This year has seen a flurry of discussion about how climate change, and the Rio +20 summit (Rio Earth Summit 20 years on, Kyoto runs out next year, leaving a gaping void in binding climate agreements), and the general consensus seems to be that the way to get people to listen on the climate change front, is to tell them that it will hit them where it hurts. Their wallets.
Much research has been done since the Stern Report on the impacts of climate change, and governments all around the world are starting to see some changes. We have had two extreme winters, costing many millions in repairs to roads and infrastructure, Hurricane Irene reached New York, unusual for Atlantic Hurricanes, and Africa is gripped with one of its worst droughts on record. This month has seen the start of a geo-engineering trial, the SPICE Project (Stratospheric Particle Injection Climate Engineering), which is in the early stages of testing, and over the next few months the kit will go through field trials with a kilometre long hose and Helium balloon spraying water at altitude, with an aim to identify three key issues surrounding the highly debated idea of geo-engineering (reproduced from: http://bristol.ac.uk/news/2011/7895.html):
Evaluating candidate particles: Researchers from the Universities of Bristol, Oxford and Cambridge and the Rutherford-Appleton Laboratory are considering what would be an ‘ideal’ particle to inject into the stratosphere. The researchers will aim to identify a particle with excellent solar radiation scattering properties, and consider what potential impacts might be on climate, weather, ecosystems and human health.
Delivery systems:Engineers from the University of Cambridge and Marshall Aerospace will test the feasibility and design of using a tethered-balloon to inject particles into the stratosphere. They will be using the data obtained from the test-bed project in computer models to examine how a full-scale system might work at an altitude of 20km.
Climate and environmental modelling: Researchers from the Universities of Oxford, Edinburgh and Bristol are working with the Met Office Hadley Centre to consider what can be learned from past volcanic eruptions. They are also modelling the potential impact on ozone layer concentrations, regional precipitation changes and atmospheric chemistry.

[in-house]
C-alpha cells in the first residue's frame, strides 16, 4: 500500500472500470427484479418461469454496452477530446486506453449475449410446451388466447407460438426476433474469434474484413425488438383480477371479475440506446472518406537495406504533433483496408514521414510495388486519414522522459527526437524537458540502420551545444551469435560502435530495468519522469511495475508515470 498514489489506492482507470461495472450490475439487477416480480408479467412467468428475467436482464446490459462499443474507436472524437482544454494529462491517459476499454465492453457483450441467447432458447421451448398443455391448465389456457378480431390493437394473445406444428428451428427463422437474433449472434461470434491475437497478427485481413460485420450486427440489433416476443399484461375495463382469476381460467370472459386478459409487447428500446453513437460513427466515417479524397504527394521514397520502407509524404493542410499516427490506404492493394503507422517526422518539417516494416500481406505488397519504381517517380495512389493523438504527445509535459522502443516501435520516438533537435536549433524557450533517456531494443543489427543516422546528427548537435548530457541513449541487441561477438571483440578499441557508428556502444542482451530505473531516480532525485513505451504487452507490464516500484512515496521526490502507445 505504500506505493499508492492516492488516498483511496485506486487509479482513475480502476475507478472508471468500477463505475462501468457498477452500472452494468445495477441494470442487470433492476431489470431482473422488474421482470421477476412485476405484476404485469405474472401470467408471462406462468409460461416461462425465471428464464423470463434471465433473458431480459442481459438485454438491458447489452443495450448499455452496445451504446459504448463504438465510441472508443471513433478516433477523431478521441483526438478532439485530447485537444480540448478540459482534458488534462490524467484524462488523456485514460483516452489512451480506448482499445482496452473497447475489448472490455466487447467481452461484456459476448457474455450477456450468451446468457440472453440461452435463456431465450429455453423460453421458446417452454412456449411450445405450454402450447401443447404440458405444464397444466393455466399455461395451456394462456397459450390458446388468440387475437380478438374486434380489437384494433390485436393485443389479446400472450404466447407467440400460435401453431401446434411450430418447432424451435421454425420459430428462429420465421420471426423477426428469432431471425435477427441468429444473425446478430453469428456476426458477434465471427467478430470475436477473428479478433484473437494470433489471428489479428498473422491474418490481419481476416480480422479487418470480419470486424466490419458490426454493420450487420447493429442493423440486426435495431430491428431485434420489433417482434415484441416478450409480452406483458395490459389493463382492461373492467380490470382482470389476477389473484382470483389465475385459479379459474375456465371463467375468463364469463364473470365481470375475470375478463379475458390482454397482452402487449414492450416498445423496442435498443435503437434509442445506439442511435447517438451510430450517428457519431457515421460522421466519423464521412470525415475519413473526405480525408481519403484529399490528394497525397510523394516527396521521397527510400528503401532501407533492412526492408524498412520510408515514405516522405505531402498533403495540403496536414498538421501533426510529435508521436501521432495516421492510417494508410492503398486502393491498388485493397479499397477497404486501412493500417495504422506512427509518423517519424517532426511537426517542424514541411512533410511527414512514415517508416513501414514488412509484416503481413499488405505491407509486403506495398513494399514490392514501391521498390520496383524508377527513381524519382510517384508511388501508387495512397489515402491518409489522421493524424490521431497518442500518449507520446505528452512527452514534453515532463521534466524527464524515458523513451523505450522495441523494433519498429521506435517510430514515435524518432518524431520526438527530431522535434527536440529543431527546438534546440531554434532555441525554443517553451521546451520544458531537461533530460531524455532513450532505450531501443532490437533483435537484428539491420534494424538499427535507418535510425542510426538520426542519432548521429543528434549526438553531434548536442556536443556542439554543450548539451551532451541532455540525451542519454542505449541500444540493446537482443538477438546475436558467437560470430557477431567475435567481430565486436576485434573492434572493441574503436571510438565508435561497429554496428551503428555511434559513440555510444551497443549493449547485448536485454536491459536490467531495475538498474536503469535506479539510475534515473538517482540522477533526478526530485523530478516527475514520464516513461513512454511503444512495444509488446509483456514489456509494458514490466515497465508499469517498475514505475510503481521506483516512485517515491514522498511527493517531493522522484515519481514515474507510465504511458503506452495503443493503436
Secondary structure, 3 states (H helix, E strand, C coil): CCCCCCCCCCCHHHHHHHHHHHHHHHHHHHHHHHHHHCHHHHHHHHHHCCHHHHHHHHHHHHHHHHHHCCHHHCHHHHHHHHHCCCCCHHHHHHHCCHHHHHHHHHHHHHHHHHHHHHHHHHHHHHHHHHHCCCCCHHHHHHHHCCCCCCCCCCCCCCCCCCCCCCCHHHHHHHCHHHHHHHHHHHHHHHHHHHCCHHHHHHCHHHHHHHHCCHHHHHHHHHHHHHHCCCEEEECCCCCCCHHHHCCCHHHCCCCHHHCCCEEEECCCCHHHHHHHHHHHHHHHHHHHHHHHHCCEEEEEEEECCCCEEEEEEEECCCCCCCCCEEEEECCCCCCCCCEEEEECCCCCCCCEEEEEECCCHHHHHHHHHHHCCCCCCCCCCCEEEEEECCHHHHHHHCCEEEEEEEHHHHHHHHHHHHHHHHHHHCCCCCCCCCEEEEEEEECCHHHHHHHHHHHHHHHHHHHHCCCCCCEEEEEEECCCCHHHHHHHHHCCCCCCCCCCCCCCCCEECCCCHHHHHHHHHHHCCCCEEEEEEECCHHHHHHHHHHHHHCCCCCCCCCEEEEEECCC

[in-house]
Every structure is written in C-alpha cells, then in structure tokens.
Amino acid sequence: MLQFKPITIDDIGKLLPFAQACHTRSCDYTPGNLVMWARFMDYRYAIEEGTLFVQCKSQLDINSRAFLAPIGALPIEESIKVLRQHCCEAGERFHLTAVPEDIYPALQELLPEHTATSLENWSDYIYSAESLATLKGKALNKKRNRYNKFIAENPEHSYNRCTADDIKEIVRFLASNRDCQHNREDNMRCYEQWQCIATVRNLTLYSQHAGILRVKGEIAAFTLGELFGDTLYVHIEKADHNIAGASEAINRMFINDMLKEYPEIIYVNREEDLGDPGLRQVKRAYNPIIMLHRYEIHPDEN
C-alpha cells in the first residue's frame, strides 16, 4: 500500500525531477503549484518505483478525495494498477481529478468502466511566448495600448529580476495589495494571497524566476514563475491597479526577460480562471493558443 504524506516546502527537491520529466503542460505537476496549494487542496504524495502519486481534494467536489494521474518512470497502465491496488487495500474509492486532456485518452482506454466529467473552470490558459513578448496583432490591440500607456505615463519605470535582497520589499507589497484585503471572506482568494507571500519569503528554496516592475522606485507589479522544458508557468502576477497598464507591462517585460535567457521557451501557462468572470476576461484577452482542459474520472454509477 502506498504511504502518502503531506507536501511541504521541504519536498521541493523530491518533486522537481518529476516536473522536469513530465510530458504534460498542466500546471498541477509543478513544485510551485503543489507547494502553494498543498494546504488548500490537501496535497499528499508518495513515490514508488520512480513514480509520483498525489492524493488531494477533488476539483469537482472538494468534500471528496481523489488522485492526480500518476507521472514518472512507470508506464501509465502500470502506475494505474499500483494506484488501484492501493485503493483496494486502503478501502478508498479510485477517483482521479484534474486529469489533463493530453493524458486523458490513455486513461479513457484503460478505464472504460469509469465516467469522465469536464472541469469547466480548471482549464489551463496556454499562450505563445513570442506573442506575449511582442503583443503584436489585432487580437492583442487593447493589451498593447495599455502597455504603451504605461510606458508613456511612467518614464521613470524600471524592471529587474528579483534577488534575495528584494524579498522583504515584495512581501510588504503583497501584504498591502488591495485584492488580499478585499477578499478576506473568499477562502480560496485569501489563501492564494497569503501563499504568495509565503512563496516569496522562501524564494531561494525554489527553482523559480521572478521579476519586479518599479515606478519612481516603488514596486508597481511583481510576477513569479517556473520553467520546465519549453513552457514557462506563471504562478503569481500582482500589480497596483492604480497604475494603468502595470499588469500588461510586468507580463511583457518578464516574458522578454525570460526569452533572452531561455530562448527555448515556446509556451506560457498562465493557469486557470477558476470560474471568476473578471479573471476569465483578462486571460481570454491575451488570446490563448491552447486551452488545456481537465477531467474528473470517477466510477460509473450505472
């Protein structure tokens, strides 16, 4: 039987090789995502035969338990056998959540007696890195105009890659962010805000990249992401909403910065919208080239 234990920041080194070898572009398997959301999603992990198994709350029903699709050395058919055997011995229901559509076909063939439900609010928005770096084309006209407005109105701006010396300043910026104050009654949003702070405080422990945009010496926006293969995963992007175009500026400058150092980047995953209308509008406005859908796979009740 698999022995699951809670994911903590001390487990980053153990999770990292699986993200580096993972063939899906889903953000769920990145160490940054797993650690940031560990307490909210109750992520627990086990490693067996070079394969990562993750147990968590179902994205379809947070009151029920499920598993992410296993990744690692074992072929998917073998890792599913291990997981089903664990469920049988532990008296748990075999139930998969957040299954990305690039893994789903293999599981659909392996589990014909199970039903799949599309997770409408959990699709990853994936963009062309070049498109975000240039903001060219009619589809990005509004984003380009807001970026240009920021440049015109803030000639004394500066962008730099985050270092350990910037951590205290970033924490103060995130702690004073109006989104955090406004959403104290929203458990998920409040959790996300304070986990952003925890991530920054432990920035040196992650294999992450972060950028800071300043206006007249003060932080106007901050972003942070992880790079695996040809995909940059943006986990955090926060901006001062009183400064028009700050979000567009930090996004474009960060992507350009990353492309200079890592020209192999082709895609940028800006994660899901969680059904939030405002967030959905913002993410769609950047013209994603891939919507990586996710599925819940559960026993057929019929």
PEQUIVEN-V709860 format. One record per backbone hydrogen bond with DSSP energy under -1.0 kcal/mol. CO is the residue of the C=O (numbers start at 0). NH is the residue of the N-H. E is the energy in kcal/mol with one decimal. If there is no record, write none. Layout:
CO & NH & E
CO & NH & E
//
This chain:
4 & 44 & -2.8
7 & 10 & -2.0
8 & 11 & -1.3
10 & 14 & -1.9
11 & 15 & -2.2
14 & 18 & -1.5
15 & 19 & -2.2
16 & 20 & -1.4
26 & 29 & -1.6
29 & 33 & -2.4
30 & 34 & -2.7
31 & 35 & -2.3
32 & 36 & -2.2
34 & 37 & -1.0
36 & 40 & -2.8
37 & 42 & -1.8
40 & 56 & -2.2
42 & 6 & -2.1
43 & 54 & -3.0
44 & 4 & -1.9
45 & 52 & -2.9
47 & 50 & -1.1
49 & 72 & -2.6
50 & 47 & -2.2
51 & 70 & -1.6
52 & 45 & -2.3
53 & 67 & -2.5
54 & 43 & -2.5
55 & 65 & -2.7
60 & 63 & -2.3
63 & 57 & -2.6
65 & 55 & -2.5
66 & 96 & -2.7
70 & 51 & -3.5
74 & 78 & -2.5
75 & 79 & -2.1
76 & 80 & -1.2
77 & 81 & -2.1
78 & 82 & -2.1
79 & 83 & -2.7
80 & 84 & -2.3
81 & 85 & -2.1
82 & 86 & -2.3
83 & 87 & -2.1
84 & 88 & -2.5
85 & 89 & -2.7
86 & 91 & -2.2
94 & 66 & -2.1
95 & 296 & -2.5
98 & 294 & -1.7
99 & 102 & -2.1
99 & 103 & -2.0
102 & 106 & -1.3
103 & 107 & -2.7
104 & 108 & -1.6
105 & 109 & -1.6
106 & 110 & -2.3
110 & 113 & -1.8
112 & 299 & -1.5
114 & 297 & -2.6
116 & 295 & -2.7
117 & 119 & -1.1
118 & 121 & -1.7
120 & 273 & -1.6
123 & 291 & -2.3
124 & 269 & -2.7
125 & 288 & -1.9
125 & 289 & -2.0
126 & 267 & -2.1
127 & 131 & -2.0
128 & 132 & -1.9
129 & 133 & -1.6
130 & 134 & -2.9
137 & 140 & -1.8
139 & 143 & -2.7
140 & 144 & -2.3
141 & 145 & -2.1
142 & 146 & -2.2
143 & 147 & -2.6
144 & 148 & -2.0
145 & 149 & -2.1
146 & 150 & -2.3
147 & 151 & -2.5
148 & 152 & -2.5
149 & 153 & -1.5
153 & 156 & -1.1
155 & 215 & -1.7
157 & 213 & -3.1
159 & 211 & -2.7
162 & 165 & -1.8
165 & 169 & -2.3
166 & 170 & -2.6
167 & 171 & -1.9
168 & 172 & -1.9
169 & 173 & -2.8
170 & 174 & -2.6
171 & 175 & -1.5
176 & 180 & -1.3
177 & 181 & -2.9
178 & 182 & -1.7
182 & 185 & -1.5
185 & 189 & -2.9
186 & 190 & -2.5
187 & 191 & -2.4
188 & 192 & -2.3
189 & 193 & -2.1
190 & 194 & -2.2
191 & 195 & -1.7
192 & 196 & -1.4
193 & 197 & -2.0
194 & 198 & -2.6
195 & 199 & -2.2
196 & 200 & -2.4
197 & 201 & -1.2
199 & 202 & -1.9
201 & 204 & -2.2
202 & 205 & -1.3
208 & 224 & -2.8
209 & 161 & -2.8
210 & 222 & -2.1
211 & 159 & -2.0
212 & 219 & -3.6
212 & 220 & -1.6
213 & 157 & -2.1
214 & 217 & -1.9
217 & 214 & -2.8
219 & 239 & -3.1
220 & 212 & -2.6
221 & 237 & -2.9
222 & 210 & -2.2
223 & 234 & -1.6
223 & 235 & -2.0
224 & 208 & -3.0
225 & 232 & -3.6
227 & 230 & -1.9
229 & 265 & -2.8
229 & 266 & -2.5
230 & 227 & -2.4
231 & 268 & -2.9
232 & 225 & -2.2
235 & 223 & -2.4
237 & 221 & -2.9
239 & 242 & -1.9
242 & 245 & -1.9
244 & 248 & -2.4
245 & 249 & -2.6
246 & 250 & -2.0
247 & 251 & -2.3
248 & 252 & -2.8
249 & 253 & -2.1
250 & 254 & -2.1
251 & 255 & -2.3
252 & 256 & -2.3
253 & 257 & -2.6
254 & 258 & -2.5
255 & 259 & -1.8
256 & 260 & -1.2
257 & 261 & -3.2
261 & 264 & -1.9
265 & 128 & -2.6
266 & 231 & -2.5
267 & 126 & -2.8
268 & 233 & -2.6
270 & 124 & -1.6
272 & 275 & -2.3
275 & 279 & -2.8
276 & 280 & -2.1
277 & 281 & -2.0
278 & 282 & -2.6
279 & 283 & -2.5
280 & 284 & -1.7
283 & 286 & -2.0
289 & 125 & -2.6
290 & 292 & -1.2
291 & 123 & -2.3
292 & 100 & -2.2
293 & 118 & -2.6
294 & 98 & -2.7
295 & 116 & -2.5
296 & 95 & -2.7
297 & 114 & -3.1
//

SPICE is funded by the Engineering and Physical Sciences Research Council (EPSRC) and the Natural Environment Research Council (NERC), with support from the Science and Technology Facilities Council (STFC) who are providing laboratory facilities and expertise for the project.
The full article is well worth a read, and will be useful for our final module this year.
For those of you still debating the idea of manipulating the climate system, against taking radical political and economic action to reduce our carbon emissions, here is an excellent blog post from todays Guardian, by John Shepherd, part of the comprehensive section on all geo-engineering issues that can be found here.
Some countries are already considering preventative measures, Kiribati was in the news this week for their contemplation of a radical scheme involving the creation of artificial islands , that their vulnerable population could relocate to. The scheme proposed by Vincent Callebaut, the Lillypad scheme, images below, would see vast floating islands holding hundreds of people each and capable of handling the coming challenges of global climate change.
Extreme though this sounds, the idea is feasible and as Kiribati is already facing a $900 million bill for protecting its infrastructure, against a $2 Billion bill for constructing an oil-rig like structure to house several hundred people, the economics are becoming more justified with every centimetre rise in sea level. Artificial islands are in fact, nothing new, several have been built over our history, some more famous than others, such as the controversial Palm Islands and the World in Dubai: